This approach is based on the paradigm that through the advocacy skills of a lawyer, the proceedings could be run irrespective of the nature or of the industry of the dispute. Based on these principles, a lawyer’s approach to every proceeding should be to replicate and adapt his or her advocacy model. However, this approach instead requires the case and its merits to be adapted to suit the advocacy of the lawyer. The replication and adaptation of advocacy becomes the hub of the case.
In fact, it should be the other way around, that is to say the external lawyer should be capable of adapting his or her advocacy skills to the nature and the merits of the case, which should remain the focal point during the preparation of each stage of the proceedings.
It could be said that the ability of external lawyers to adapt their advocacy to the case rather than be limited to replicating a customary approach is one of the first checks that should be made by in-house counsel when selecting the external lawyer to represent the company in the proceedings.
However, there are also other criteria. It is the author’s opinion that is a pretty much essential that the external lawyer has direct experience of the industry of the dispute, and if possible of the particular sector of that industry. The legal world has undergone a process of a high level of specialisation during the past 30 years, and this process should also apply to the litigation sector. Another factor that should not be overlooked is the track record and the achievements of the external lawyers being considered. Finally, generalist litigators should not be preferred to those who have specific in-depth experience and knowledge of the area and the sector of the dispute.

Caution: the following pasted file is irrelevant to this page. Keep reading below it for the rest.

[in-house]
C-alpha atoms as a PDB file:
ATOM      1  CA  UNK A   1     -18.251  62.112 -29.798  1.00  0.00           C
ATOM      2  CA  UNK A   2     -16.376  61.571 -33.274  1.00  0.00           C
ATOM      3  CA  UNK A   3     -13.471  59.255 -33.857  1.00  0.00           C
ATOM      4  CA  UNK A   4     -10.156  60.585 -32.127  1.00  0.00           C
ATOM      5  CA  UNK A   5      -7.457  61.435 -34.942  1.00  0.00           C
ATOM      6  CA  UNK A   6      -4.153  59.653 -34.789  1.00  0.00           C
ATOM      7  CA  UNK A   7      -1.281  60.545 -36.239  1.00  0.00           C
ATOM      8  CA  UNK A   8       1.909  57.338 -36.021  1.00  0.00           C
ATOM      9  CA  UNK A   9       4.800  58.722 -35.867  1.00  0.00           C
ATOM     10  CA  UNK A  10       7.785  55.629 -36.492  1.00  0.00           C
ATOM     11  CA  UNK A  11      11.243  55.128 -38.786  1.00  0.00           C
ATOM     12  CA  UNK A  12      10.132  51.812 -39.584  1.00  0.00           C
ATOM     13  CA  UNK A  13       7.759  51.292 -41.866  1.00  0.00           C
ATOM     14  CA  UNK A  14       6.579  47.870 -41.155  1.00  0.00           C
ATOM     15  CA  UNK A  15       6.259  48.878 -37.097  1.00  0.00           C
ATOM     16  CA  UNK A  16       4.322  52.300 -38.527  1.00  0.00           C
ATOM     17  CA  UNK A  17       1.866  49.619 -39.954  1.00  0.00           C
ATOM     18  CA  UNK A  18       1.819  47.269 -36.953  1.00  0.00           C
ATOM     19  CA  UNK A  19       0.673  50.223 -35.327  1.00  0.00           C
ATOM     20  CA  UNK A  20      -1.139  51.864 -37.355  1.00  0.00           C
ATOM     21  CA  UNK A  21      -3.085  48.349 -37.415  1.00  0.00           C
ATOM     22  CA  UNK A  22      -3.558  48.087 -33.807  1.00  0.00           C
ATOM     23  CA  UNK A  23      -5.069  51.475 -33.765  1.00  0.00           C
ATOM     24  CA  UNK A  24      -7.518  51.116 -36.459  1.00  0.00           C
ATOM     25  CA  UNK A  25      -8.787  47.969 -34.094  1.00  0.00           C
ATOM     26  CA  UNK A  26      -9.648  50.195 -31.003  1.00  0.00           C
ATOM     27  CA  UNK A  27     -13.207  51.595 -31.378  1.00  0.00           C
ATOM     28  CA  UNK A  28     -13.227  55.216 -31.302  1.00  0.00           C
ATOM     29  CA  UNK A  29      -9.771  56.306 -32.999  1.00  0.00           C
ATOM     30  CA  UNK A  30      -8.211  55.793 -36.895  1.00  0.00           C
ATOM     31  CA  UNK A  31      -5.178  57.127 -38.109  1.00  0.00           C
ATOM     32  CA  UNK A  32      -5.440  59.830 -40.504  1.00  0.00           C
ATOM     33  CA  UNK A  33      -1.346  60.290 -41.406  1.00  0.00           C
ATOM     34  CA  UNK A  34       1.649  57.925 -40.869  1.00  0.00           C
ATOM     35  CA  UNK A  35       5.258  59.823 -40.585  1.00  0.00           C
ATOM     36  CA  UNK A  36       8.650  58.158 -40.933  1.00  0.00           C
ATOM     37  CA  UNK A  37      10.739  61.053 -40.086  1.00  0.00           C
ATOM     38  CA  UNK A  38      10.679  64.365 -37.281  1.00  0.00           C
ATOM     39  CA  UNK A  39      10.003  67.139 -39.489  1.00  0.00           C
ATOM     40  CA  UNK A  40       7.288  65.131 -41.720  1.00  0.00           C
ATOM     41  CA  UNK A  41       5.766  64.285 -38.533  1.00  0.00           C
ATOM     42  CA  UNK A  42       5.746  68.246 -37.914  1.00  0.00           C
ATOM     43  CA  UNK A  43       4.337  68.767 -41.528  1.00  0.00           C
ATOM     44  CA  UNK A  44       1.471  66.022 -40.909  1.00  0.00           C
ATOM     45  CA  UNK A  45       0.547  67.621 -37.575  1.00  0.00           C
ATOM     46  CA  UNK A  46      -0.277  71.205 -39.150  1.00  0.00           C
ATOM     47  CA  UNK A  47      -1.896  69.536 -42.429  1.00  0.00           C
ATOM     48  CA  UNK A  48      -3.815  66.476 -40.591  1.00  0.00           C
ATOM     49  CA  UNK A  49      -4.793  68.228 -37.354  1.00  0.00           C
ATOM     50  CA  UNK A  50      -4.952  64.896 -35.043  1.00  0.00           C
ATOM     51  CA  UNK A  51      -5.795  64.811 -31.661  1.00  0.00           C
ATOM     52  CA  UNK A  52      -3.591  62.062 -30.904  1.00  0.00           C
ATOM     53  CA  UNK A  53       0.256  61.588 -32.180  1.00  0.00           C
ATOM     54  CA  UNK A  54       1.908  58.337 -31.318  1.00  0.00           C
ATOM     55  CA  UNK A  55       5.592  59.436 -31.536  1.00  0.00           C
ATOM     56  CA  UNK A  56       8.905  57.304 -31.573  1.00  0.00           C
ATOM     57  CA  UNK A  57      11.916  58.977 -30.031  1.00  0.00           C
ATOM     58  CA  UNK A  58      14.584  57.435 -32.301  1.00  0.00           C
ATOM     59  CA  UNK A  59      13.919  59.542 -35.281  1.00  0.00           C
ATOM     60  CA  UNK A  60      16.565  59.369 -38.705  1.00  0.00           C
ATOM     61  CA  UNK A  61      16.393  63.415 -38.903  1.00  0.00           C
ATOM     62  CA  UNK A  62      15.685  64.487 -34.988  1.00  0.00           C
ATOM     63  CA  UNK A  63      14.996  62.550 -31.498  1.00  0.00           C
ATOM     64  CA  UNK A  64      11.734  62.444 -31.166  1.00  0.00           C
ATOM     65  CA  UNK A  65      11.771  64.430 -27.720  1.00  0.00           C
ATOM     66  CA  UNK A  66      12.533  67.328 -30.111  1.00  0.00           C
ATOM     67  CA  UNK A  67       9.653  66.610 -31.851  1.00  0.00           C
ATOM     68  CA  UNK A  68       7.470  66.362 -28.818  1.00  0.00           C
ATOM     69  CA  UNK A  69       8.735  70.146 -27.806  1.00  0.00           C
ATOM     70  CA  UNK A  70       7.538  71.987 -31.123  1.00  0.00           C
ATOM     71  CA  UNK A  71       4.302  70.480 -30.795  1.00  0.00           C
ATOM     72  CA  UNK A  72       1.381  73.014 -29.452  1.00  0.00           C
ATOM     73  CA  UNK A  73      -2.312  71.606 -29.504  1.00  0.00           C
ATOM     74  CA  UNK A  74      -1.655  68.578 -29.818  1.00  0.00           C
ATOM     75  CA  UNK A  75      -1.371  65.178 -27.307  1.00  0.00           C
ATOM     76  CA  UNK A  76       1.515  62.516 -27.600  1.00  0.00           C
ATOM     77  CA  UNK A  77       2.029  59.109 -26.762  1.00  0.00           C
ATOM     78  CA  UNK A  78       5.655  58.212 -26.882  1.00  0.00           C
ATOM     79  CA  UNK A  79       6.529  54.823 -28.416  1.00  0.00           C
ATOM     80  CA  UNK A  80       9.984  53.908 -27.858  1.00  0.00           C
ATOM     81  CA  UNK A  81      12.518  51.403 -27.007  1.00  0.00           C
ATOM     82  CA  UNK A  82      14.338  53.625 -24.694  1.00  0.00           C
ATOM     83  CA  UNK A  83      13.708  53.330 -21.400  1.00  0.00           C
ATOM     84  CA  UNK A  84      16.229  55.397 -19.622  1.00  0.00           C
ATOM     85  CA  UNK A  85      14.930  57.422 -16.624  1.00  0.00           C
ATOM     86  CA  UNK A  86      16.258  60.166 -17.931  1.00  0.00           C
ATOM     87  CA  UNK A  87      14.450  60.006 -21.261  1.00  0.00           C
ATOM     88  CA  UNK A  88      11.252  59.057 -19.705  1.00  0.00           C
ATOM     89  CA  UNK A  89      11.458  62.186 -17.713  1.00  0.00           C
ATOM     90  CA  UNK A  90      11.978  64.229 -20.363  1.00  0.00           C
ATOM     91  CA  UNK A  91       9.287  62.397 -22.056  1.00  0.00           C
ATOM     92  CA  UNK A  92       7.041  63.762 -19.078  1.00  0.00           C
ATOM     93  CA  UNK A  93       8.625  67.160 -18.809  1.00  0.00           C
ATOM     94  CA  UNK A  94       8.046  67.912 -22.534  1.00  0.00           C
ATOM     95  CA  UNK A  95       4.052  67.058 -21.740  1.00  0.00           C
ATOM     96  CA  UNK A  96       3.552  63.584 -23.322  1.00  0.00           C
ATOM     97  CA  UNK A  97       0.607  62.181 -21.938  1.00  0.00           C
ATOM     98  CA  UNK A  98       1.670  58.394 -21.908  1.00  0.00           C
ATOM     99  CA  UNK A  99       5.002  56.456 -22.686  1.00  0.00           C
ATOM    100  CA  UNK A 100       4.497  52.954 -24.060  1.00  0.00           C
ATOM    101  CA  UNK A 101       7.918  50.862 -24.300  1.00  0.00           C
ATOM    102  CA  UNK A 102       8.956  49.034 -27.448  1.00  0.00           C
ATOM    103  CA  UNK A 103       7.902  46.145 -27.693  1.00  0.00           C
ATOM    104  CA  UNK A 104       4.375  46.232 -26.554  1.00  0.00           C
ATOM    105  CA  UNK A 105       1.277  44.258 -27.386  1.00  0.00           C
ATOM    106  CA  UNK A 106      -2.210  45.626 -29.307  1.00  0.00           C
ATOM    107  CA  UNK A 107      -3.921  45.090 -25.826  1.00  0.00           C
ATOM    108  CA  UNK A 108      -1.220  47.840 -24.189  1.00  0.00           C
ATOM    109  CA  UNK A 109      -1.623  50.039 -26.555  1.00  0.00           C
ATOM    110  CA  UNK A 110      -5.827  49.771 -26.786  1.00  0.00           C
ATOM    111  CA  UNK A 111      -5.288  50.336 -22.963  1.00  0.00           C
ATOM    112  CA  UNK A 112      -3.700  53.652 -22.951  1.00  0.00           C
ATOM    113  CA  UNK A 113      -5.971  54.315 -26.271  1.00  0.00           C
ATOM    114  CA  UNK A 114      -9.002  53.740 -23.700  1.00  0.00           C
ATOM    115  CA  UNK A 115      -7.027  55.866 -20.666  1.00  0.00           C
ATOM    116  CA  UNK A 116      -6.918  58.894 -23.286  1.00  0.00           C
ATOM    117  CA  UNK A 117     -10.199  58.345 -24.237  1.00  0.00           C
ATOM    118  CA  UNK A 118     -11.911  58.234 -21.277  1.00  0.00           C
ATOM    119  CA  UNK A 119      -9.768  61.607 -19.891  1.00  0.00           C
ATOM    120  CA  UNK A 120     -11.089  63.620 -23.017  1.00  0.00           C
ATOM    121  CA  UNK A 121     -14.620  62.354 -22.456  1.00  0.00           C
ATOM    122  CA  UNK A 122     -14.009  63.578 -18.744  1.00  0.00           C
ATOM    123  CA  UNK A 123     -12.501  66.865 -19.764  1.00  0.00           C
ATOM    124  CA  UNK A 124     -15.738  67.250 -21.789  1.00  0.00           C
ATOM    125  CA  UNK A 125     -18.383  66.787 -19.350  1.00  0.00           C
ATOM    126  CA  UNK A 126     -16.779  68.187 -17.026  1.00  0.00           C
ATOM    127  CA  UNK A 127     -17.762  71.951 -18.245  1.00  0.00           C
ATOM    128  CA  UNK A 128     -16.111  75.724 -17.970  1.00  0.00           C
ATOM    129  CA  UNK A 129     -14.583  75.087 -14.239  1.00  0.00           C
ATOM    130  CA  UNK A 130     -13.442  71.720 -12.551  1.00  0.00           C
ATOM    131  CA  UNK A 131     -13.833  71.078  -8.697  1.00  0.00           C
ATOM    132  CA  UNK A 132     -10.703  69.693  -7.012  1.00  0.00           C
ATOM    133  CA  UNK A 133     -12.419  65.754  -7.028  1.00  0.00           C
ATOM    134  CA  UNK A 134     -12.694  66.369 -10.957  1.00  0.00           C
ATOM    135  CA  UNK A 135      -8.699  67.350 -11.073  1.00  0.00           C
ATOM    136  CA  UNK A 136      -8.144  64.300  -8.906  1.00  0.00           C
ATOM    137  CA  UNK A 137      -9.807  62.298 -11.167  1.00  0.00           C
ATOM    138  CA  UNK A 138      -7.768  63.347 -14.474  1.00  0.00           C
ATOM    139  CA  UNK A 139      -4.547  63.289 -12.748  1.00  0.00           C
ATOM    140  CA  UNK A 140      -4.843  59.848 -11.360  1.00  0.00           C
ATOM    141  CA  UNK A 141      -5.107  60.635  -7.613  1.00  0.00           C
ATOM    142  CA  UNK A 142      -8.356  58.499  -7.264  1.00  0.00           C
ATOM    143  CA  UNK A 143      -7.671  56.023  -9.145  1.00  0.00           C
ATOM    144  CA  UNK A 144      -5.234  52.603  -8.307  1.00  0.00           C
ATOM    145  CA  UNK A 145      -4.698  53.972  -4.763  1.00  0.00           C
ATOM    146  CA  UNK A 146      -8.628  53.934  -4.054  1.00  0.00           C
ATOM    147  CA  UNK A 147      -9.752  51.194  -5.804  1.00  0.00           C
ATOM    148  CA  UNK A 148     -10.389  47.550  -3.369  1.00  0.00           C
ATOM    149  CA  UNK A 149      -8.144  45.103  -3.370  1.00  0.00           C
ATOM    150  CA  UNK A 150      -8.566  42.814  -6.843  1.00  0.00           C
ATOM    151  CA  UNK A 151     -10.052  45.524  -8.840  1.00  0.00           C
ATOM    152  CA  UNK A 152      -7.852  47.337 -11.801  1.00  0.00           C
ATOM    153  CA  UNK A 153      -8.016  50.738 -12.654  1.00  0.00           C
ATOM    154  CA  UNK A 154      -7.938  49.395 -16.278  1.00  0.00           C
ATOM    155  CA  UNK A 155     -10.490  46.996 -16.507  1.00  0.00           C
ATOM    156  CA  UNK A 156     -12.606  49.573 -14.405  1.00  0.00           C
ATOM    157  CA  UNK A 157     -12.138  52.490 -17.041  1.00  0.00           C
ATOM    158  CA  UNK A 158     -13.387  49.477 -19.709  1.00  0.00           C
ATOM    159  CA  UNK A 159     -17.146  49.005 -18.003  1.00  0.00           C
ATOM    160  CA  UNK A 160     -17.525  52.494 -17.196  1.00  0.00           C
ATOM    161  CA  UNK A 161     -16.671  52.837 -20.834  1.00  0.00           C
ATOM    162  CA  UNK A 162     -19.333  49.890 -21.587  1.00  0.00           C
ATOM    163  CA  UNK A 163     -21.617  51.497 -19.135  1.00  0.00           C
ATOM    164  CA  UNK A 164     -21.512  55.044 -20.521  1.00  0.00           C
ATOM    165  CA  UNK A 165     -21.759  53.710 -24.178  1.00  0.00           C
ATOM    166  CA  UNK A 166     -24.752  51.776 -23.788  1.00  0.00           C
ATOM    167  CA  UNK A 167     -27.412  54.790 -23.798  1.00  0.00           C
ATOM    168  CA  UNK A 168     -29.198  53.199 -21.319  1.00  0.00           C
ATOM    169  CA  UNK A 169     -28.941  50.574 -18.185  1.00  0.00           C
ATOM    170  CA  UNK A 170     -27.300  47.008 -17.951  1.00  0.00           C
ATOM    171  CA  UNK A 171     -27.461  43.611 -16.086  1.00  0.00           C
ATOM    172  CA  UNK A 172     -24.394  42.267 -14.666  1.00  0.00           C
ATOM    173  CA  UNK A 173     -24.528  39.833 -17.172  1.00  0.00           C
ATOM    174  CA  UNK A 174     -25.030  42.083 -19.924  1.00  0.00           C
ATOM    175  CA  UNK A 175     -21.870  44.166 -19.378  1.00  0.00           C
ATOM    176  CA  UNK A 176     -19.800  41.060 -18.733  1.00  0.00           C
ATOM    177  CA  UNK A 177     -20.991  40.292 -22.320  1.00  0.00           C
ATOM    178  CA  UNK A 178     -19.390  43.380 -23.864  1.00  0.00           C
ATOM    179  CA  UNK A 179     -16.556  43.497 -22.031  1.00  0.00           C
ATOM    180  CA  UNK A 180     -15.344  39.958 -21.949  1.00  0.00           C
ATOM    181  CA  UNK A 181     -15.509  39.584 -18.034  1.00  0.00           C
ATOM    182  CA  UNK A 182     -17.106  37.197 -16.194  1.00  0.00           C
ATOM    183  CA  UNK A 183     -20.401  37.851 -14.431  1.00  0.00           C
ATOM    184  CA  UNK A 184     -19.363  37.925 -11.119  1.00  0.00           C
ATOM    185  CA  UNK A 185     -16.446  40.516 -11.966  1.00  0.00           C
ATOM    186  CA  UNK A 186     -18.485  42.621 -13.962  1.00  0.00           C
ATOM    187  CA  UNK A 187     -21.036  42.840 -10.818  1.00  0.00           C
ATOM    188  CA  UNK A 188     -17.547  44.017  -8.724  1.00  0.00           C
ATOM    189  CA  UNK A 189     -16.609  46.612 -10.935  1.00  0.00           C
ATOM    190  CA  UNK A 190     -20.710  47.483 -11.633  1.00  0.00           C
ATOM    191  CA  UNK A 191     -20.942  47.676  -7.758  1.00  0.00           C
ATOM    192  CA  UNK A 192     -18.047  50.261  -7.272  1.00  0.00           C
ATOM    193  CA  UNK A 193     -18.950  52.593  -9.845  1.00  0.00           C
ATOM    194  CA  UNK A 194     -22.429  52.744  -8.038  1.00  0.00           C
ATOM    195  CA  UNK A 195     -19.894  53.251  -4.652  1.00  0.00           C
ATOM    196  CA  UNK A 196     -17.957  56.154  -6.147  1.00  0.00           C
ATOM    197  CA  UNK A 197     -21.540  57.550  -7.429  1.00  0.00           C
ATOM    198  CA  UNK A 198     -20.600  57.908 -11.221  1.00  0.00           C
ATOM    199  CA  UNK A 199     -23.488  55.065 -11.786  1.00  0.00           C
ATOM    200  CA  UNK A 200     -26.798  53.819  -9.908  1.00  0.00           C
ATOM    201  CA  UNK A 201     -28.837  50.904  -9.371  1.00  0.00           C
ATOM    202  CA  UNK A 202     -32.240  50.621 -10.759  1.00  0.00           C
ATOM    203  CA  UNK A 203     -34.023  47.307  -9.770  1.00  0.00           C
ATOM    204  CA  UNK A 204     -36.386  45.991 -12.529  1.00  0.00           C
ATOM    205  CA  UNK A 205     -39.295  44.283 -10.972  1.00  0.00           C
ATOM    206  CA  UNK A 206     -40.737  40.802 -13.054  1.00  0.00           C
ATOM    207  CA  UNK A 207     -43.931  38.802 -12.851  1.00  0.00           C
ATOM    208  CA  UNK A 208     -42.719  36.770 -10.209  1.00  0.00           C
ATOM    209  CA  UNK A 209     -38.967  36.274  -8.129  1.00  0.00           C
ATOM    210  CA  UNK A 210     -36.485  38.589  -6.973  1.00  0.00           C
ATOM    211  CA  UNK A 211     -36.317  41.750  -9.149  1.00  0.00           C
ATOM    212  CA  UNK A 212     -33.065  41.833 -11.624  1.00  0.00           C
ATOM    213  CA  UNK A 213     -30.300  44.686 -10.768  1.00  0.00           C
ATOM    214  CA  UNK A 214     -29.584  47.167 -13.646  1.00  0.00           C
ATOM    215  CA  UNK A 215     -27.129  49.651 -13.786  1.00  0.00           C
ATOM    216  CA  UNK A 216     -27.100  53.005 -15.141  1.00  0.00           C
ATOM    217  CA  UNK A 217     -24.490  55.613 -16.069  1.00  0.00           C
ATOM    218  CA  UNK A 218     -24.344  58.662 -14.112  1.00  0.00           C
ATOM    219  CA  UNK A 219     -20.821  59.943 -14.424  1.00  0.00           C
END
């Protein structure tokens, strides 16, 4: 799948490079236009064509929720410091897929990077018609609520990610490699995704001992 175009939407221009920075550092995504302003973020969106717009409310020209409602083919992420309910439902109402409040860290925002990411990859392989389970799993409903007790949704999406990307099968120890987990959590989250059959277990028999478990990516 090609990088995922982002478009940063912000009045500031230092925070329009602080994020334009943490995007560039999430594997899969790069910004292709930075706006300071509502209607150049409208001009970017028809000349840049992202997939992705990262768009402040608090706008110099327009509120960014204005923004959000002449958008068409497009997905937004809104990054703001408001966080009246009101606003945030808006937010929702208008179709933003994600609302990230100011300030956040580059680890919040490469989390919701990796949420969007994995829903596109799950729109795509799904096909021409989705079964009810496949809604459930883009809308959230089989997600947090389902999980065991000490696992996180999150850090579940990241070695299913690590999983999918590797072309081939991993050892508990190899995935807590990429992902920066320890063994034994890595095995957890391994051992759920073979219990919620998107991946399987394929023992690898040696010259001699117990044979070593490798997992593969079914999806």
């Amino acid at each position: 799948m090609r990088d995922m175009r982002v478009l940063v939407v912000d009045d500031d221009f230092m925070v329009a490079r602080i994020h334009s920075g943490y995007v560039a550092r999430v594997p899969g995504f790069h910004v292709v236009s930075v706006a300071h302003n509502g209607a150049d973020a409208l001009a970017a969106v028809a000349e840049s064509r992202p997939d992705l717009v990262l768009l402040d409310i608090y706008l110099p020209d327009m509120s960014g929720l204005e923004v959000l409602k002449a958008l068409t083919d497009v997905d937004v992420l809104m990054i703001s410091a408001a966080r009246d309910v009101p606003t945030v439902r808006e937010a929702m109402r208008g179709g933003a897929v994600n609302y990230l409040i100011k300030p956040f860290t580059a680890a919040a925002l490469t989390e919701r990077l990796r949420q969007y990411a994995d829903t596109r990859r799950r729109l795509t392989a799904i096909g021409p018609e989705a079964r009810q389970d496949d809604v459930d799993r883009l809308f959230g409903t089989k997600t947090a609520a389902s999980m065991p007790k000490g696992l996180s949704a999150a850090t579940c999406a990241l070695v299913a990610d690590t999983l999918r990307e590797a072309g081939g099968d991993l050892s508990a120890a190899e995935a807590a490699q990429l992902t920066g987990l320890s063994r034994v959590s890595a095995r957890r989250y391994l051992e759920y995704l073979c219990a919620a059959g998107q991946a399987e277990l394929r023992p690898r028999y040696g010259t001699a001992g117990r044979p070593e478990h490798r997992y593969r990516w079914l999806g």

Less important in rating lawyers are other criteria such as the legal background (e.g., common law or civil law) and specific knowledge of the law of the contract.
The second pillar for putting together a solid team by in-house counsel is the choice of experts, who are key in all proceedings, especially those relating to damages. They are frequently asked to assess the level of damages suffered by the claimant or to give an interpretation of the rights and obligations of the parties to a contract, which are technical in nature and which could not be addressed by the lawyers. Traditionally experts are chosen from consultancy firms. In some instances, however, lawyers may be engaged as experts to opine on foreign legislation or technical regulations.
The role of in-house counsel is to ensure that there is proactive cooperation between the expert and the external lawyers engaged for the proceedings. The reports drawn up by the experts often represent the core of the written submissions and the cross-examination of experts could be decisive to the case. It is therefore important that external lawyers are fully conversant with experts’ reports so that they can reflect their content in their own legal documentation and in preparing to cross-examine the other party’s expert.